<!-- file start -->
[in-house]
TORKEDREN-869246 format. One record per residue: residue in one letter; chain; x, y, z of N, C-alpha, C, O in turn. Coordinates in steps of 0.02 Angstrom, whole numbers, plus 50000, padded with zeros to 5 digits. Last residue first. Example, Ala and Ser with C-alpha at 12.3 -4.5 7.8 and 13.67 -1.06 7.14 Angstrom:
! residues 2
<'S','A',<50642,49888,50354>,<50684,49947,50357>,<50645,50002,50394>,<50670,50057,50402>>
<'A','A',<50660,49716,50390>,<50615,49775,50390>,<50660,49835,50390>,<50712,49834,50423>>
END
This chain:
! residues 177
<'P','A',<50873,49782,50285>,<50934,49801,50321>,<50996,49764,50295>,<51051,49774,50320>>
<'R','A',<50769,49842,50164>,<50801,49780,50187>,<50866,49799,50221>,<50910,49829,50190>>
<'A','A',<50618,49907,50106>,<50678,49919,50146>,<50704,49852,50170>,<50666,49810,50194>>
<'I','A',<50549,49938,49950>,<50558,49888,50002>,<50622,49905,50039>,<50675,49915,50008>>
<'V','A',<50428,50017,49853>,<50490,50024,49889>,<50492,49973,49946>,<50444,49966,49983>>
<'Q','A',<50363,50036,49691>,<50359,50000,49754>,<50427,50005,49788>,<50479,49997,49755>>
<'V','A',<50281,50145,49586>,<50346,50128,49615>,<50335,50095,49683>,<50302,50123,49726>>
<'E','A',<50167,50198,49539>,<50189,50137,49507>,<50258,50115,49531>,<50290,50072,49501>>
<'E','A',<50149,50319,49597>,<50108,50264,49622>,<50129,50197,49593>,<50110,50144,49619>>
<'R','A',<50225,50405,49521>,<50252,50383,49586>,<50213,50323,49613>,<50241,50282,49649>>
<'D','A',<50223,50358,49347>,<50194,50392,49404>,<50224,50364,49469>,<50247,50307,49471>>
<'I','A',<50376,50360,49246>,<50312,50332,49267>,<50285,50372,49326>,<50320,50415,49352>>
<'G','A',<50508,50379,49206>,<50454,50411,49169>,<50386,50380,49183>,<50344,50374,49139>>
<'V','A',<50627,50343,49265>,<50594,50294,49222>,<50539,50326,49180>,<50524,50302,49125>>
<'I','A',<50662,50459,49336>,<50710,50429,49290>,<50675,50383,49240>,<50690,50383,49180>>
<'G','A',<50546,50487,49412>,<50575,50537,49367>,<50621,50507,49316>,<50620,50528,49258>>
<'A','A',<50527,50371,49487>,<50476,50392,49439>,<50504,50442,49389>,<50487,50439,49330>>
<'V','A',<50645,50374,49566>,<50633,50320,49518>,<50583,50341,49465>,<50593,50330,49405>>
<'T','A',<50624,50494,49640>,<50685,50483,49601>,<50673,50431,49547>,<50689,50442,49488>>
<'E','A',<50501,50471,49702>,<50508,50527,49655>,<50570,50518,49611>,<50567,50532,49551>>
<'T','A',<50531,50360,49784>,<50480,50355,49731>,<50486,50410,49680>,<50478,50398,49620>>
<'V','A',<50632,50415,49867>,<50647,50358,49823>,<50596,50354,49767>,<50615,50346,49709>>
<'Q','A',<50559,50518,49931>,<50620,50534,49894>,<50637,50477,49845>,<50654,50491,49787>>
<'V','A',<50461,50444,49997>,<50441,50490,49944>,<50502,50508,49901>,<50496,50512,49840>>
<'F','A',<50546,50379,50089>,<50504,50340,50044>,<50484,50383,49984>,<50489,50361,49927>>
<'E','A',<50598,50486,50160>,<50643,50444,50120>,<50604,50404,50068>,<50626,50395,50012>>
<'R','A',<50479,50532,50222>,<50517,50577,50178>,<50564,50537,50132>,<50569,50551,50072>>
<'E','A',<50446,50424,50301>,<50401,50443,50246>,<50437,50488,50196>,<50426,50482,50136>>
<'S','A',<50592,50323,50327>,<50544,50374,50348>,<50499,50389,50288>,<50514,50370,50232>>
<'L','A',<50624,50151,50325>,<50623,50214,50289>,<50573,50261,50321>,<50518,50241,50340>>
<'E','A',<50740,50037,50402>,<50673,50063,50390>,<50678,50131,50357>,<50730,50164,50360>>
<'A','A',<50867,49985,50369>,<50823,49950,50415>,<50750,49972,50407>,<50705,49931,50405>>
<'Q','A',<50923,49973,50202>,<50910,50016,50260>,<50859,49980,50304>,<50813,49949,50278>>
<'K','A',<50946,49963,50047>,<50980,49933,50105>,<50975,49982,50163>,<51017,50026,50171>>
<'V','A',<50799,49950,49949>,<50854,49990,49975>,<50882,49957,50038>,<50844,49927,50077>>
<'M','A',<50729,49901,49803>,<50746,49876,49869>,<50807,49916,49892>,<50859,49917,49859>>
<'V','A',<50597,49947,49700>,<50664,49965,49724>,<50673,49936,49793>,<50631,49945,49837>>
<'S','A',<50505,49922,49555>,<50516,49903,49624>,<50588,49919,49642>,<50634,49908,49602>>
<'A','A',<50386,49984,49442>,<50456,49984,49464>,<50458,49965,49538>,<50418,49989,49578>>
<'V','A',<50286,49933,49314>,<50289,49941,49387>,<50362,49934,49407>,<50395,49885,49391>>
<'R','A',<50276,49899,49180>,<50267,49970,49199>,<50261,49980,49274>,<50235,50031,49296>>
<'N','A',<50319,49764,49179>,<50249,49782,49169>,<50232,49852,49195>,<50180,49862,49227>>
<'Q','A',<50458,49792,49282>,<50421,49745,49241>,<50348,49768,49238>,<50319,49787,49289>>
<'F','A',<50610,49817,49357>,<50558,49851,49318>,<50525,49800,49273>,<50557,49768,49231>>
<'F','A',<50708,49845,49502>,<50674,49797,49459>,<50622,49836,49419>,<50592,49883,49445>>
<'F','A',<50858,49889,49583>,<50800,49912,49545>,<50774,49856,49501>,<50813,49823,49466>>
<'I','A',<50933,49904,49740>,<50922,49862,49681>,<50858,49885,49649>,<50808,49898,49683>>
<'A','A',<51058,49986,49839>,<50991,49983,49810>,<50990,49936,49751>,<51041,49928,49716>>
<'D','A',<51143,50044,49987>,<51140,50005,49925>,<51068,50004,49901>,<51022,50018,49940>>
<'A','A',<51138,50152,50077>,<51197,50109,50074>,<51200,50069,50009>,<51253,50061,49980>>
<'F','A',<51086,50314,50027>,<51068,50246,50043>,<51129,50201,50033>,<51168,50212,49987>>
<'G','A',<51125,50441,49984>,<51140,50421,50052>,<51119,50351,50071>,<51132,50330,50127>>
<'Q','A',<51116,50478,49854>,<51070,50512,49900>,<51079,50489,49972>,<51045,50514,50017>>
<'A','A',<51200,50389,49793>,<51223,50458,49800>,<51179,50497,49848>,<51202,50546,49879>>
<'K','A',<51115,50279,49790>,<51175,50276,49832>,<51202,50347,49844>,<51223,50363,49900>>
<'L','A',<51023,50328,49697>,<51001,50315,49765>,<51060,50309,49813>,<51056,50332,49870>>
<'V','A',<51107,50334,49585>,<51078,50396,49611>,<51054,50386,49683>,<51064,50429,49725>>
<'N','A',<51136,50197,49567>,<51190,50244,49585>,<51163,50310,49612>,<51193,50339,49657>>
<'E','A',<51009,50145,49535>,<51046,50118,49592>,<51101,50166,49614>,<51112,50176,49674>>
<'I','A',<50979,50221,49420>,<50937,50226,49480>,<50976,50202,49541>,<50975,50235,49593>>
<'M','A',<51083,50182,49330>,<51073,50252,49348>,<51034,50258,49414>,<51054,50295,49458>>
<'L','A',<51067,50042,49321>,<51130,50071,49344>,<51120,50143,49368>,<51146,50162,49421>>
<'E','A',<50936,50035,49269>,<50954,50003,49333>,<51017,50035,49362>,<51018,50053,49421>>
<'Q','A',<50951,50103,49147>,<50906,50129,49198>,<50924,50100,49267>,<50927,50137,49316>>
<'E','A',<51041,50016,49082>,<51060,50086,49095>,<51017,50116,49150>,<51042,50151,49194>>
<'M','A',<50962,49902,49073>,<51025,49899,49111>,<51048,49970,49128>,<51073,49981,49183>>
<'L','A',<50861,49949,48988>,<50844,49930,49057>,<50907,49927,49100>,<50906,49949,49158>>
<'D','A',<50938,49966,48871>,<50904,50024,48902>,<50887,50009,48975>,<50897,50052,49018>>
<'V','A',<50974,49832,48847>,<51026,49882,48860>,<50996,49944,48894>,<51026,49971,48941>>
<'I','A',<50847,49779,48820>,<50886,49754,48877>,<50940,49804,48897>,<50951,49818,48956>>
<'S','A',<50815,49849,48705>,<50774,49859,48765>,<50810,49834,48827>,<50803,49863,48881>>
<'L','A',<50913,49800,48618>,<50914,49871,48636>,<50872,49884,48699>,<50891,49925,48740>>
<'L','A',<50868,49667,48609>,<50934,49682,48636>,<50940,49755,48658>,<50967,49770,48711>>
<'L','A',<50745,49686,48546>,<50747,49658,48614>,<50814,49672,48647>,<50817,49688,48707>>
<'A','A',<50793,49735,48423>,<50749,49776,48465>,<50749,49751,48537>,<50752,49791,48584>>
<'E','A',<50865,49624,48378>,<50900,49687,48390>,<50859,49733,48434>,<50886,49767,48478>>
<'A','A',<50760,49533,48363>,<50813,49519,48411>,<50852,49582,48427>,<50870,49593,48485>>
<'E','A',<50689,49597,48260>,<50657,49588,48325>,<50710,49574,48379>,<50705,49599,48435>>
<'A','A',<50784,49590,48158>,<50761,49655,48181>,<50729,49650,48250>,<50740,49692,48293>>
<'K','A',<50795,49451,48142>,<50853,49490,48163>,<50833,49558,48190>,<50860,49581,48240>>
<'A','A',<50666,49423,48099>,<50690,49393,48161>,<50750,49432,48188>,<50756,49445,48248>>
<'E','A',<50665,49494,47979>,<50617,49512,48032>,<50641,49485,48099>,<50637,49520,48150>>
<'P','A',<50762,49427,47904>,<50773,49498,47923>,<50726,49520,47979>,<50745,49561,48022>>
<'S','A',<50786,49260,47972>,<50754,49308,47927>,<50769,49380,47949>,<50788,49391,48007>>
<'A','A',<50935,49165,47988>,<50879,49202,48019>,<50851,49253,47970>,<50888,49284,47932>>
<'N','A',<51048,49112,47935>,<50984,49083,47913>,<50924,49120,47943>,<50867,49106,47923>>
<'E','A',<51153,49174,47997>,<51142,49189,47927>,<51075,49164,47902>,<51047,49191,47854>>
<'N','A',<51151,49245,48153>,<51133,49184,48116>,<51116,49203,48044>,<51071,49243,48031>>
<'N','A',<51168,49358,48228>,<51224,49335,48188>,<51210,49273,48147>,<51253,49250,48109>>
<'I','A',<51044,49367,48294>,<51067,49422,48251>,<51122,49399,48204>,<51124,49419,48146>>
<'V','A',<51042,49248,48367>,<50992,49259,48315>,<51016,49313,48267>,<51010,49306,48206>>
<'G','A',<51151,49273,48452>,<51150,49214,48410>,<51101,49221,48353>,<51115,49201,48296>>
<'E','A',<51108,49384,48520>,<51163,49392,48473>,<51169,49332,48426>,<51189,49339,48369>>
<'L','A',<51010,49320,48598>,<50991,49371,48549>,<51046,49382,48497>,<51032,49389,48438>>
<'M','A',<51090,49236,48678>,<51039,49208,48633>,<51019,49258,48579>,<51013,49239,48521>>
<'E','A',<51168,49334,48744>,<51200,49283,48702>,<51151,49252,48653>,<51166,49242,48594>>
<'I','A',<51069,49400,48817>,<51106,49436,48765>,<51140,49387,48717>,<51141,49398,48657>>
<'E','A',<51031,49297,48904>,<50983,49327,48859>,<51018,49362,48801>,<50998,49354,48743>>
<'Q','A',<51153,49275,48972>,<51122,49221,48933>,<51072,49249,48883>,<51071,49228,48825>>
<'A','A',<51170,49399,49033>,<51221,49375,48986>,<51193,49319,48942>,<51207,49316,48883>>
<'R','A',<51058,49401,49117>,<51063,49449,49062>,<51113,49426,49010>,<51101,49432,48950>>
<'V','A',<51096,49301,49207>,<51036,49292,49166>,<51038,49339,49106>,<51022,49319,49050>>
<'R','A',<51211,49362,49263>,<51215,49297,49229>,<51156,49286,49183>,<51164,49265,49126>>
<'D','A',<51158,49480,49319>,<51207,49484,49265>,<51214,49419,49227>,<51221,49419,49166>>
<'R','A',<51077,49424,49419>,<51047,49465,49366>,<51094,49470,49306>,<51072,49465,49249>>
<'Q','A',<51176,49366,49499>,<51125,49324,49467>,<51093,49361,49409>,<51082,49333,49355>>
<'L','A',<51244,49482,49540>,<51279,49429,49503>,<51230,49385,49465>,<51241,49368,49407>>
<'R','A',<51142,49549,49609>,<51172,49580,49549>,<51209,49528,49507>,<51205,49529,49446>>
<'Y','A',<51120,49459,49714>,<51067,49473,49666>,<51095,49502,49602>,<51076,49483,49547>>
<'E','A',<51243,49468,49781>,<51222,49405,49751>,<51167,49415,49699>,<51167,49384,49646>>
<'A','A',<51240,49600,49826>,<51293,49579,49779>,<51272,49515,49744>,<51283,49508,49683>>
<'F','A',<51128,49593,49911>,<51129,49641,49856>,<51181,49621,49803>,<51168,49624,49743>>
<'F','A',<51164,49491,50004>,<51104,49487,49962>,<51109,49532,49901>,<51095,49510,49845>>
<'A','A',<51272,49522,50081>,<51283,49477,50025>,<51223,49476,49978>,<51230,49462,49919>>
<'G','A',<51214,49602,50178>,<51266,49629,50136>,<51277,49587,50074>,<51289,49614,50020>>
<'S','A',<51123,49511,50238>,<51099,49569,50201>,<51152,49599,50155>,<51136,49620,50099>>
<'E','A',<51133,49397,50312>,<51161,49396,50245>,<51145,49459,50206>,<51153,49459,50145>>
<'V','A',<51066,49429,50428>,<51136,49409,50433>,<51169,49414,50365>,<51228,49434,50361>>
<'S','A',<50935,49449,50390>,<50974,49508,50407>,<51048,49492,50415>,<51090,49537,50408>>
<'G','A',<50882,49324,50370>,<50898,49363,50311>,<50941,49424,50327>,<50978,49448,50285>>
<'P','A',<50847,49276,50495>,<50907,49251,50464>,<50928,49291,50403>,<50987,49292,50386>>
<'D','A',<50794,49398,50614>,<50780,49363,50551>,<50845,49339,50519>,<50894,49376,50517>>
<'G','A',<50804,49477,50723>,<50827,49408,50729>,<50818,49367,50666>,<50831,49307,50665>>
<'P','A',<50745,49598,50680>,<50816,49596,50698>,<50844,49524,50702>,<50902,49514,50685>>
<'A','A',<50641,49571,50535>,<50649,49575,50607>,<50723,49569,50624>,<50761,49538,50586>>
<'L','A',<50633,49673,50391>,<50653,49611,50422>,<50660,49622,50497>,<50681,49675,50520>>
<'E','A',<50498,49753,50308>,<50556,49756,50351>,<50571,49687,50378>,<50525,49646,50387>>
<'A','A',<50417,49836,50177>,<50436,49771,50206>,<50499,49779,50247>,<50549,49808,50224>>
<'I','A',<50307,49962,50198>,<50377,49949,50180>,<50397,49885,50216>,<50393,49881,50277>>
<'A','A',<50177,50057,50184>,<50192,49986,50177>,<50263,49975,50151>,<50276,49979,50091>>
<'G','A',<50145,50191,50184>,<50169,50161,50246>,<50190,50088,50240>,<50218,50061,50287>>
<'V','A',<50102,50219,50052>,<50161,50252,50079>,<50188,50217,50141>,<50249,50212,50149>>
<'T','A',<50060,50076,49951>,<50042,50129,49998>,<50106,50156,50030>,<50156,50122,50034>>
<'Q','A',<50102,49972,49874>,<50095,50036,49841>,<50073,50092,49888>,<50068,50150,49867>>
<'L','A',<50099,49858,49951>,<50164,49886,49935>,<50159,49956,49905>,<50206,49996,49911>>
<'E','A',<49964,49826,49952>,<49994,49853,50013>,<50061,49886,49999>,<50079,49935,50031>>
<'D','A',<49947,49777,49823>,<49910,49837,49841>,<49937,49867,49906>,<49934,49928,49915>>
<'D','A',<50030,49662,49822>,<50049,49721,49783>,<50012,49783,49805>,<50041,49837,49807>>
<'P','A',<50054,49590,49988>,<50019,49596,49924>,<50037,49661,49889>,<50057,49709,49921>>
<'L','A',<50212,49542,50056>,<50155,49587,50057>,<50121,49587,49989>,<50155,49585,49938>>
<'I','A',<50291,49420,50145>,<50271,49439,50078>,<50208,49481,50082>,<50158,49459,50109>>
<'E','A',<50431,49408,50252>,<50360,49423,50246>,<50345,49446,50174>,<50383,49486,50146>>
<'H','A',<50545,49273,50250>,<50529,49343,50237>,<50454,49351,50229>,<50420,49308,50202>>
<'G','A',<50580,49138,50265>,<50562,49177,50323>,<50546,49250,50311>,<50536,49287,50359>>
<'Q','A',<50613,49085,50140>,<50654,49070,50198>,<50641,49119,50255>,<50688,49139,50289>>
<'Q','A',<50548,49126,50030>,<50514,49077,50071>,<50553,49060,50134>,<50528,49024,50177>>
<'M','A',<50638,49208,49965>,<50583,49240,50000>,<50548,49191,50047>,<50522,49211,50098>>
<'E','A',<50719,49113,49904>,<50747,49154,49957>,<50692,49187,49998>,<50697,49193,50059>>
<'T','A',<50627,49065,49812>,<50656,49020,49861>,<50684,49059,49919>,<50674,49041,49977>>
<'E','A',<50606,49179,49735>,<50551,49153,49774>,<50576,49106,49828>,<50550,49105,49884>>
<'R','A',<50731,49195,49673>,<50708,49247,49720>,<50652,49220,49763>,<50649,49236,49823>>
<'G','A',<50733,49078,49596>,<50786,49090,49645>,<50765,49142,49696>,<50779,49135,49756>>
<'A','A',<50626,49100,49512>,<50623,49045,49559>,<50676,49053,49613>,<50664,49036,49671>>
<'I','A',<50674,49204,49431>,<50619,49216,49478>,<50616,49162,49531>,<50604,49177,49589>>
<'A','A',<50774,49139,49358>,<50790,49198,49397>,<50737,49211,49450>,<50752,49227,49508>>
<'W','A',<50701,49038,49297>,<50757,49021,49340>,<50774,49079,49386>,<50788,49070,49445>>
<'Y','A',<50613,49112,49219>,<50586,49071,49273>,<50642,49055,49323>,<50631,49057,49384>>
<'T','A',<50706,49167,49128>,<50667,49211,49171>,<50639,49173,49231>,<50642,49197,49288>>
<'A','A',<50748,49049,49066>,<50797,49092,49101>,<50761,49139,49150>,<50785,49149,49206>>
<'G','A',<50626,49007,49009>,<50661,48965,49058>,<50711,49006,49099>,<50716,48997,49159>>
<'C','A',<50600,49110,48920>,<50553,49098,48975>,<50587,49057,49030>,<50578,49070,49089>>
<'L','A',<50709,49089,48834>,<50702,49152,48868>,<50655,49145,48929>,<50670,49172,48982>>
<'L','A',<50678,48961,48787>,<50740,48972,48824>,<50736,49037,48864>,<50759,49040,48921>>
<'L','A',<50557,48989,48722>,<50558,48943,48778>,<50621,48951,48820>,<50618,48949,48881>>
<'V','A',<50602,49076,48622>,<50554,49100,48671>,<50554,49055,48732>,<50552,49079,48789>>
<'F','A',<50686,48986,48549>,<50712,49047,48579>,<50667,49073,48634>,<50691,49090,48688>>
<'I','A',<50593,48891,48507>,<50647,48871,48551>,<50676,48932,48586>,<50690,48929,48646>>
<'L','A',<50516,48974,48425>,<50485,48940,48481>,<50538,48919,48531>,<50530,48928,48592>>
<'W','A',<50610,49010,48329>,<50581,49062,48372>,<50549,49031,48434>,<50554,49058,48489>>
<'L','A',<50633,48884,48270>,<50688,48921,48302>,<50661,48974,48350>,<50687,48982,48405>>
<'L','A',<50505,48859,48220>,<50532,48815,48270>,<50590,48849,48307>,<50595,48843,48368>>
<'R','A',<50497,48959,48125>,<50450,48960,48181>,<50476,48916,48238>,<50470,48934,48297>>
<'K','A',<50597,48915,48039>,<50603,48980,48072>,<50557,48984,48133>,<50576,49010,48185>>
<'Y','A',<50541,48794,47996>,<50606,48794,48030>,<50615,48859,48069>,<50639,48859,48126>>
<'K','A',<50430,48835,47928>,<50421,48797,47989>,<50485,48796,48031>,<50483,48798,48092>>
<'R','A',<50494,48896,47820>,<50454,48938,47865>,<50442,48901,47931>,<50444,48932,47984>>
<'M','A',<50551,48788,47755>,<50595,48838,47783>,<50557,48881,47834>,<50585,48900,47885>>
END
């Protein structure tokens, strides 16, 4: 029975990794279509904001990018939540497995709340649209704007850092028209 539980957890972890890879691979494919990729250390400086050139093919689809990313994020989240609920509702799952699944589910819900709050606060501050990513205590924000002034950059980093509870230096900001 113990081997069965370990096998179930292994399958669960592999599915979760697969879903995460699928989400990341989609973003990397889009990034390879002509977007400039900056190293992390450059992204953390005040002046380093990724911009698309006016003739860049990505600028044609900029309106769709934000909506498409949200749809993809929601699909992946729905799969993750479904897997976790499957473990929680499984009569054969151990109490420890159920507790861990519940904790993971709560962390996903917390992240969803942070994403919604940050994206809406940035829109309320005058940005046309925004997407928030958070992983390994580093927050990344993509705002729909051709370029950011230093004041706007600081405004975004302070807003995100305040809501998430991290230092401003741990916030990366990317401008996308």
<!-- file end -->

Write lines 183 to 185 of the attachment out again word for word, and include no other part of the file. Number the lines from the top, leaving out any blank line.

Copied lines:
<'K','A',<50430,48835,47928>,<50421,48797,47989>,<50485,48796,48031>,<50483,48798,48092>>
<'R','A',<50494,48896,47820>,<50454,48938,47865>,<50442,48901,47931>,<50444,48932,47984>>
<'M','A',<50551,48788,47755>,<50595,48838,47783>,<50557,48881,47834>,<50585,48900,47885>>